Over the years, canny investors have done very well for themselves by buying beaten-down stocks just as the year comes to an end and tax selling ceases to be a factor. This year should be no exception. I believe that buying "beaten downs" at year-end comes down to a single major decision. Is the stock way down because of a temporary problem or perception, or is the long-term future of the company in question. I believe that Investors who can answer this question correctly can come away with a portfolio of bargains, especially this year.
There are a wide variety of companies on the new low (or nearly new low) list, some of which may be ready to transition from laggards to leaders. Some clues to which stocks may be ready to turn upward are already available.
For example, Radyne (RADN) a Phoenix-based company that specializes in satellite communications components, is selling fairly close to a 52-week low. However, in recent weeks both Discovery Partners and Millwood Capital have taken 5%+ positions in Radyne, with Discovery actively pushing for sale of the company at a premium. The attraction in Radyne is a record backlog, new products and a relatively clean balalnce sheet.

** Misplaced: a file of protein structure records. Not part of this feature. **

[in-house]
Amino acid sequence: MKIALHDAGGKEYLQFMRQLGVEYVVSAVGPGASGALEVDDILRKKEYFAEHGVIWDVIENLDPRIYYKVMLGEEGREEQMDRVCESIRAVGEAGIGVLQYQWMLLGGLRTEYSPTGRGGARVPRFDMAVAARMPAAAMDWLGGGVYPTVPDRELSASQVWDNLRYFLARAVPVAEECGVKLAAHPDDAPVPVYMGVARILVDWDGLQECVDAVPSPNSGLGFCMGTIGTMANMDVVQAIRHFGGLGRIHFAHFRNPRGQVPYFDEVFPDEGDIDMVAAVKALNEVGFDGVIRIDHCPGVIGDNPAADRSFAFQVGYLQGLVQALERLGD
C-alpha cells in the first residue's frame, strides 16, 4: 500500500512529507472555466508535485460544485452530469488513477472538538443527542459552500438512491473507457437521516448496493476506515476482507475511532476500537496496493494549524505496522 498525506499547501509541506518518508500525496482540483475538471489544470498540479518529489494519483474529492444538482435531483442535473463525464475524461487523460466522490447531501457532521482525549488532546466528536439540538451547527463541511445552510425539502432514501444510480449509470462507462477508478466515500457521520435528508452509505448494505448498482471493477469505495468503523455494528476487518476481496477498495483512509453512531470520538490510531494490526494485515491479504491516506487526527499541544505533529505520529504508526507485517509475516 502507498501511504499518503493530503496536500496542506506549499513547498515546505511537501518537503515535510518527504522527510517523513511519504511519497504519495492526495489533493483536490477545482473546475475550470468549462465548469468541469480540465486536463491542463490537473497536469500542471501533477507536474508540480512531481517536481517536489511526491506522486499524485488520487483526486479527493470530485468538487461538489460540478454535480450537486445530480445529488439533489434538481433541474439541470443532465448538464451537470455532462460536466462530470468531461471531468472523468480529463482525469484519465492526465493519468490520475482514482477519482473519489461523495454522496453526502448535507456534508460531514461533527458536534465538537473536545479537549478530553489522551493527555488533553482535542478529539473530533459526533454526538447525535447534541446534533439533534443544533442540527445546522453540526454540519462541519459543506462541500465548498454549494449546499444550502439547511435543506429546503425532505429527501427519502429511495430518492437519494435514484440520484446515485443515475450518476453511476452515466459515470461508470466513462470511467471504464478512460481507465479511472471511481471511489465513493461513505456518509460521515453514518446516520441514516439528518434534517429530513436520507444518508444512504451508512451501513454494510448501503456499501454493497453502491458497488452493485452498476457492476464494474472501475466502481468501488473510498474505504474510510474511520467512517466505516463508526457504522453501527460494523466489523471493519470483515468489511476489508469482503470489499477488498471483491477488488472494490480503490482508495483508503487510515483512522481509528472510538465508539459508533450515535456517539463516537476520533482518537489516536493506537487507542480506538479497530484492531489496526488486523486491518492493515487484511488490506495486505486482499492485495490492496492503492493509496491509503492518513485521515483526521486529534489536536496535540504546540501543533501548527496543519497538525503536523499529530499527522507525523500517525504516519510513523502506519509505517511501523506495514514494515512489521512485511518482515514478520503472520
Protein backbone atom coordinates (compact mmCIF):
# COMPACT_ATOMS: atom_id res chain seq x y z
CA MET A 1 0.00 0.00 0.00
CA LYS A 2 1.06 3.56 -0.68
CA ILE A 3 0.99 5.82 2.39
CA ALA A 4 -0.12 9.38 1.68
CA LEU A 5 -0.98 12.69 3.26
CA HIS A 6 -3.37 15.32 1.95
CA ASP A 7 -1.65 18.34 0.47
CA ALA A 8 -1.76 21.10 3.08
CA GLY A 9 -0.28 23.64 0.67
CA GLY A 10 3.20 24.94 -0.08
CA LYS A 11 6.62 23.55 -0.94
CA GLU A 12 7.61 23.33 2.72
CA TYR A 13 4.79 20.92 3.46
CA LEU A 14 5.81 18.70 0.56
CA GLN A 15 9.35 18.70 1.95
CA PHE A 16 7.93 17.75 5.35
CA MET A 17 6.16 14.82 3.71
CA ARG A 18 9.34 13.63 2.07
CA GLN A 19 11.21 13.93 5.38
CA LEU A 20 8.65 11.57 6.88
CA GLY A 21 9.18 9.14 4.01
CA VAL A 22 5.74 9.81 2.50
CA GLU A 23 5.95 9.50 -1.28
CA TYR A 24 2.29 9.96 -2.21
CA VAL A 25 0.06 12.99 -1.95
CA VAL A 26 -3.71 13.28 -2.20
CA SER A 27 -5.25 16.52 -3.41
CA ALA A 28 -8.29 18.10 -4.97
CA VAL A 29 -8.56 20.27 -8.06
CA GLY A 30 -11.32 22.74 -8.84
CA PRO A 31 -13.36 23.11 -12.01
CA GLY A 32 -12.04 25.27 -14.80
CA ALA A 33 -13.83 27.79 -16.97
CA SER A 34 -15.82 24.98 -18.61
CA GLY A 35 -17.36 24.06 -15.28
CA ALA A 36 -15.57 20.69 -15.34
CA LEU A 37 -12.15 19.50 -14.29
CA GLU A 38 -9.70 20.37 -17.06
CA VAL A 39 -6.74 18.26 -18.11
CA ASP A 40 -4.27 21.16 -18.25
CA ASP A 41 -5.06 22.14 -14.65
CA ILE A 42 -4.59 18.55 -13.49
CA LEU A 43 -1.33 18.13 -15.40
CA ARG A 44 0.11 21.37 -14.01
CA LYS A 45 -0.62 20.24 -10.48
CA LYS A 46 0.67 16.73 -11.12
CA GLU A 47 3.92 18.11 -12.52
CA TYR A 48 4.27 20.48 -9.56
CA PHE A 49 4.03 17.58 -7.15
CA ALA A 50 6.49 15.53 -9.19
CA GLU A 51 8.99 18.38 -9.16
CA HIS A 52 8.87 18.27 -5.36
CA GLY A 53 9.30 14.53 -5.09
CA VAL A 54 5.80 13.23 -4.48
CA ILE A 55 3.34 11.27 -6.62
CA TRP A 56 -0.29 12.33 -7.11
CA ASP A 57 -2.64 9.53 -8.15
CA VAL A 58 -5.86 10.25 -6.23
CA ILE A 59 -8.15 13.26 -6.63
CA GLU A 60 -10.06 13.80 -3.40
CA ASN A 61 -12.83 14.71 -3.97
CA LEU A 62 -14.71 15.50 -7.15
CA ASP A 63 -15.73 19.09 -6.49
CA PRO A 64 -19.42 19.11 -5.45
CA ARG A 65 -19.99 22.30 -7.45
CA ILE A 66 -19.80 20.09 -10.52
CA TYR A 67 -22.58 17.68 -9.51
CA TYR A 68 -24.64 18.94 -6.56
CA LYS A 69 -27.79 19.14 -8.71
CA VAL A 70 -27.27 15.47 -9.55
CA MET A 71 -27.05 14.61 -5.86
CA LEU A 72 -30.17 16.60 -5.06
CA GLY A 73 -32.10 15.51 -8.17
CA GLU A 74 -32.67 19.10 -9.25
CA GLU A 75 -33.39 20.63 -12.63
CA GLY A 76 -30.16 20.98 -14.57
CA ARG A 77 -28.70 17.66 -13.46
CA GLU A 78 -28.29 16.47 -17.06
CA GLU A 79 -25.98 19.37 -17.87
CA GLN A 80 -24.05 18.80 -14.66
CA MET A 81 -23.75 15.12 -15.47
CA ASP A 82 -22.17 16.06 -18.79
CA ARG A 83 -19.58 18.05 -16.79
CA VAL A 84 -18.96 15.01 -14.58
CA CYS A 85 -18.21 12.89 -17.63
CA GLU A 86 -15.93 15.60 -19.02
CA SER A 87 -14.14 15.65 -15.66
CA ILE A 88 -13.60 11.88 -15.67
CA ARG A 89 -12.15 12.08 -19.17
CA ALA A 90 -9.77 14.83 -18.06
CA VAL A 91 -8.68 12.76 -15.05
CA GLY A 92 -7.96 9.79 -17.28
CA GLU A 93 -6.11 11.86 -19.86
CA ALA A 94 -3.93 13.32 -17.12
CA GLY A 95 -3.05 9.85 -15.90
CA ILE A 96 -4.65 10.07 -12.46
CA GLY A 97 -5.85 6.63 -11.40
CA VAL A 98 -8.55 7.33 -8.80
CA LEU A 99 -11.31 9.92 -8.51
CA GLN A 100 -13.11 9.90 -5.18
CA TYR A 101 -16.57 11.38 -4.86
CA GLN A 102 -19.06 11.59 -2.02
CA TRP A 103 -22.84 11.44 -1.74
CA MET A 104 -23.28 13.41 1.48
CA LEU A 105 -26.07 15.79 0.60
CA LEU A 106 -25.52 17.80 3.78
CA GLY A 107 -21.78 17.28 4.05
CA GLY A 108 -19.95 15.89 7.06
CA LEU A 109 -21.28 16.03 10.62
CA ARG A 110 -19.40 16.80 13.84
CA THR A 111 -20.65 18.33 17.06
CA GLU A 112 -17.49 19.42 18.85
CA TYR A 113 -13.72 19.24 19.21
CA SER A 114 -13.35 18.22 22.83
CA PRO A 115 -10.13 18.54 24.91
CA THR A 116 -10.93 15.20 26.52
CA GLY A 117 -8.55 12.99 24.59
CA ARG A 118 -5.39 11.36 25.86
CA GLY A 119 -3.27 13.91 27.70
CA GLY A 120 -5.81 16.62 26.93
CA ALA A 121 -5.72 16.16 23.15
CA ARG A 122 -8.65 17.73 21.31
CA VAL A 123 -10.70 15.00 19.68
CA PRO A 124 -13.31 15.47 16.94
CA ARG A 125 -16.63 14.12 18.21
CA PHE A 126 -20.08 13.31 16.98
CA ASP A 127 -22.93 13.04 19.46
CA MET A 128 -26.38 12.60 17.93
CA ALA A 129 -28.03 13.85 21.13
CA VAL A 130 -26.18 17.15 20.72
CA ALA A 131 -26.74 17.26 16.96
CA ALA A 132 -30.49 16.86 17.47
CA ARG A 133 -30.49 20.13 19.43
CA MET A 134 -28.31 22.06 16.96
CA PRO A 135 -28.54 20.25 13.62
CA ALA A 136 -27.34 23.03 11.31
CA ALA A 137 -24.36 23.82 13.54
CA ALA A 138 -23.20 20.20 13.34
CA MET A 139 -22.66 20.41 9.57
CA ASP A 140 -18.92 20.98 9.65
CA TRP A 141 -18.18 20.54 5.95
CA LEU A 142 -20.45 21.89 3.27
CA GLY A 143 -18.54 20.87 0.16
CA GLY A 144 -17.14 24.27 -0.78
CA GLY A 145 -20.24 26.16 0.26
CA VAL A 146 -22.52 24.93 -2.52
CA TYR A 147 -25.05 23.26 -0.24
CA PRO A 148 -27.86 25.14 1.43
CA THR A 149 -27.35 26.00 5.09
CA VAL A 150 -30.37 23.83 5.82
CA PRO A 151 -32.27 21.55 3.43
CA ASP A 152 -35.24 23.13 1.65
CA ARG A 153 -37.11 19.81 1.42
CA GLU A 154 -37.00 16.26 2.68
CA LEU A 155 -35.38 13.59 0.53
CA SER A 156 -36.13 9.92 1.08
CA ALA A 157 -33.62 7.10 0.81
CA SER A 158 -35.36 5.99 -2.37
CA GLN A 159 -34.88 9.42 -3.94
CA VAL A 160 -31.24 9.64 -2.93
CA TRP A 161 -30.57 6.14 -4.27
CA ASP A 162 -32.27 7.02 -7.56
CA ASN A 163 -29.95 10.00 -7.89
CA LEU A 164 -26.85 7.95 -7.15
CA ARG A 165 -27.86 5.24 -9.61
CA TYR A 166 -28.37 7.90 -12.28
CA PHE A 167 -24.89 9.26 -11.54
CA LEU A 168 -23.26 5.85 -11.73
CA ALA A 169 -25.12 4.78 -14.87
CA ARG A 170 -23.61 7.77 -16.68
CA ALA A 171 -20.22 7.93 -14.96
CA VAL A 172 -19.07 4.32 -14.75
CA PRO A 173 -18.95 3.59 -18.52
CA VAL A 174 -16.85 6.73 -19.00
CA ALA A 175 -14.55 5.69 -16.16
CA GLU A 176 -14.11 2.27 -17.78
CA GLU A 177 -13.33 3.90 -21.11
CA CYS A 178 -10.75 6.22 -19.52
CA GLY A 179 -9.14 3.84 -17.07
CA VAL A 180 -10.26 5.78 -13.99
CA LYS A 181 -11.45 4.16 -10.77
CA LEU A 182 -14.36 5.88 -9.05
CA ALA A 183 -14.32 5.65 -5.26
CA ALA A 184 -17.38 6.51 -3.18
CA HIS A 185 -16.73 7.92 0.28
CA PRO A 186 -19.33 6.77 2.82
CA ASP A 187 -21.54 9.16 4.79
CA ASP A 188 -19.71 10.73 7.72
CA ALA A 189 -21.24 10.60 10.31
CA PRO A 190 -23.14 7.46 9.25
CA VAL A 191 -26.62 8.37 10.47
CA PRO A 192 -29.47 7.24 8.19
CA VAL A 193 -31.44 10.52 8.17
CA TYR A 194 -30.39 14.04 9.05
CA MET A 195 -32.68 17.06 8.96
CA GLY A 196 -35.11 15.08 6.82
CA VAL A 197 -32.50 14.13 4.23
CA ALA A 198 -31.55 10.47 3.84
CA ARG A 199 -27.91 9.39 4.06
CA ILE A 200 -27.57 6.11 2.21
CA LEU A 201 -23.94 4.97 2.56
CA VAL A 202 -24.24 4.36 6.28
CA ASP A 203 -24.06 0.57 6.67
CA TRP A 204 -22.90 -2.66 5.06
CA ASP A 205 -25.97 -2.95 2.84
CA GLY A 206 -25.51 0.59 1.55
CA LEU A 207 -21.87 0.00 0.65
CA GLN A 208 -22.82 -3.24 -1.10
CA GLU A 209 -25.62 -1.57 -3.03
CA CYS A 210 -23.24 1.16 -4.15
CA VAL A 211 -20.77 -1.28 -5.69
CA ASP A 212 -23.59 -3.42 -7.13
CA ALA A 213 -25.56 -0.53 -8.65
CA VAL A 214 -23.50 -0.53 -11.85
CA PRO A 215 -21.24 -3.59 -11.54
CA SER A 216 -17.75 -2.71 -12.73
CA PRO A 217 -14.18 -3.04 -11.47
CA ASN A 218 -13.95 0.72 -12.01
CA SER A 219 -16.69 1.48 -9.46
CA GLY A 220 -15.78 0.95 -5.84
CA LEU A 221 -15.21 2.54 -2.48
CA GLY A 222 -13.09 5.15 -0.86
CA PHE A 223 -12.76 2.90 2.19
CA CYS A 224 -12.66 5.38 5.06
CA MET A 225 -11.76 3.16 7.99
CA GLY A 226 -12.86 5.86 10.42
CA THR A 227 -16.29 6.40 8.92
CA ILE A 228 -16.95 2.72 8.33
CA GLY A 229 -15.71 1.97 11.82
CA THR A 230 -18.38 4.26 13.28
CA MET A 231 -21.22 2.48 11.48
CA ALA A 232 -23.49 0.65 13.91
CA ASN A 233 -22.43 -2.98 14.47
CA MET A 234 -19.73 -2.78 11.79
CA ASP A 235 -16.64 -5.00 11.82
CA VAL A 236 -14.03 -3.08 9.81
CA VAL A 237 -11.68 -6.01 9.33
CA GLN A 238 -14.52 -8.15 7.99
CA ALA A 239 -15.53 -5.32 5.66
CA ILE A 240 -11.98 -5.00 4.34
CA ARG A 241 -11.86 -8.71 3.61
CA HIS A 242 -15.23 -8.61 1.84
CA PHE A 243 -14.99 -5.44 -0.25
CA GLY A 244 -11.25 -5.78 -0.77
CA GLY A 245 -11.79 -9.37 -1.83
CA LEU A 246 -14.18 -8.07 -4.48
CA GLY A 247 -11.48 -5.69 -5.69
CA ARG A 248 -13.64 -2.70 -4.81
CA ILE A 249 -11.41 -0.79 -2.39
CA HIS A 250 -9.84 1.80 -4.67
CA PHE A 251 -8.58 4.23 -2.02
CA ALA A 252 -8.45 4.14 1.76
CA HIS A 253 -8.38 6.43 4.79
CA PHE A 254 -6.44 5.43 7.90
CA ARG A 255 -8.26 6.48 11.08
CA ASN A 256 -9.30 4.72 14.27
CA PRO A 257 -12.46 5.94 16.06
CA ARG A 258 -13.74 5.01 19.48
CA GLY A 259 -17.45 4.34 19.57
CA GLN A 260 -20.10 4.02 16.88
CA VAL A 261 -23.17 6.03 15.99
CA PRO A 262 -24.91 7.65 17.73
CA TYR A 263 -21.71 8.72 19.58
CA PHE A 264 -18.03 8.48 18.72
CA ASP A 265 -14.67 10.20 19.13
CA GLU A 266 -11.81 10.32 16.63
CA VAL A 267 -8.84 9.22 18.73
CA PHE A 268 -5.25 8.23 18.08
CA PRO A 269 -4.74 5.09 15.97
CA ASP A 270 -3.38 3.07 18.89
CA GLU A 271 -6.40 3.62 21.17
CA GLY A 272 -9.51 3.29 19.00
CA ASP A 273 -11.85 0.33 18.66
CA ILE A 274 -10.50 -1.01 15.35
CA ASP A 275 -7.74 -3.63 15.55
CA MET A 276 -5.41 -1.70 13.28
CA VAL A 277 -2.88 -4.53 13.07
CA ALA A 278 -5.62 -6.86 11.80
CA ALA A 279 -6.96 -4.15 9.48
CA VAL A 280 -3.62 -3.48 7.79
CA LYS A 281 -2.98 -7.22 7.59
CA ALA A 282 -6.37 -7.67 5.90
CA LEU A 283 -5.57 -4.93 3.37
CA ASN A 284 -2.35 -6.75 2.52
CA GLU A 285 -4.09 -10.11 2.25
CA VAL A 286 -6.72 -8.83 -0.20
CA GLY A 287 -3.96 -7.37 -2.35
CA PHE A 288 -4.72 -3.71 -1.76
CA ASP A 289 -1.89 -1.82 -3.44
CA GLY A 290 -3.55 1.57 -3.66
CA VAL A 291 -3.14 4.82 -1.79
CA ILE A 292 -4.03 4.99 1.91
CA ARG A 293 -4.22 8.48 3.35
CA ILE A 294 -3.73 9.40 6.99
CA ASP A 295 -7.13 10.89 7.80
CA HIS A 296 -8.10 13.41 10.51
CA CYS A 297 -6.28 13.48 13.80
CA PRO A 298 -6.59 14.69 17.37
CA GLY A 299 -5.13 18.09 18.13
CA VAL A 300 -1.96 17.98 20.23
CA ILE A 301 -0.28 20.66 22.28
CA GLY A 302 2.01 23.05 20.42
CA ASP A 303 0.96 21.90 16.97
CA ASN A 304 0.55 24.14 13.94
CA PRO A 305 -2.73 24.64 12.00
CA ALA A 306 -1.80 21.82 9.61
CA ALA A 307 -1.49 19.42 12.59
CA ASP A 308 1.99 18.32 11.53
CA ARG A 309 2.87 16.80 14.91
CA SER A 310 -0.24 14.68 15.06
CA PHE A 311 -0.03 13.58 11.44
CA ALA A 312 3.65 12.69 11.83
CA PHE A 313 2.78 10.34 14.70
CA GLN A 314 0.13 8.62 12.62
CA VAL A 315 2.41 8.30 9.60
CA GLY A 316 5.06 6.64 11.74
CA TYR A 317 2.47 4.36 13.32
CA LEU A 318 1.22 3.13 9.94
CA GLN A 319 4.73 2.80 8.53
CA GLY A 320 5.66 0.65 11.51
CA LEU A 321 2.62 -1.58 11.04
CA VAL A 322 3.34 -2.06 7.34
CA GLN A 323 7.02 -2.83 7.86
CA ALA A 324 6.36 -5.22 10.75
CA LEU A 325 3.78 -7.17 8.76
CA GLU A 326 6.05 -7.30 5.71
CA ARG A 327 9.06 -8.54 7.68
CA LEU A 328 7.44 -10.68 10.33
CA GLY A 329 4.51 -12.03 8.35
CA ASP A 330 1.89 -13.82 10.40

Another example is Accuray (ARAY), developer of the Cyberknife for treating solid tumors. ARAY was a ballyhooed IPO early in 2007 but nearly every shareholder is now sitting with a loss in the stock. In recent days, a director has stepped up and bought 30,000 shares in the open market. The company has no debt and in November reported a backlog in excess of $600 million.
Take a look at Cray Inc. (CRAY), the original supercomputer company. The stock is making new lows in recent days but the company has recently launched its next-generation supercomputer, an introduction that was delayed until a new AMD processor became available. Orders are starting to come in and CRAY looks well-positioned to start a new upcycle. In selecting year-end bargains, look for clues such as these that may indicate the direction of the company in 2008.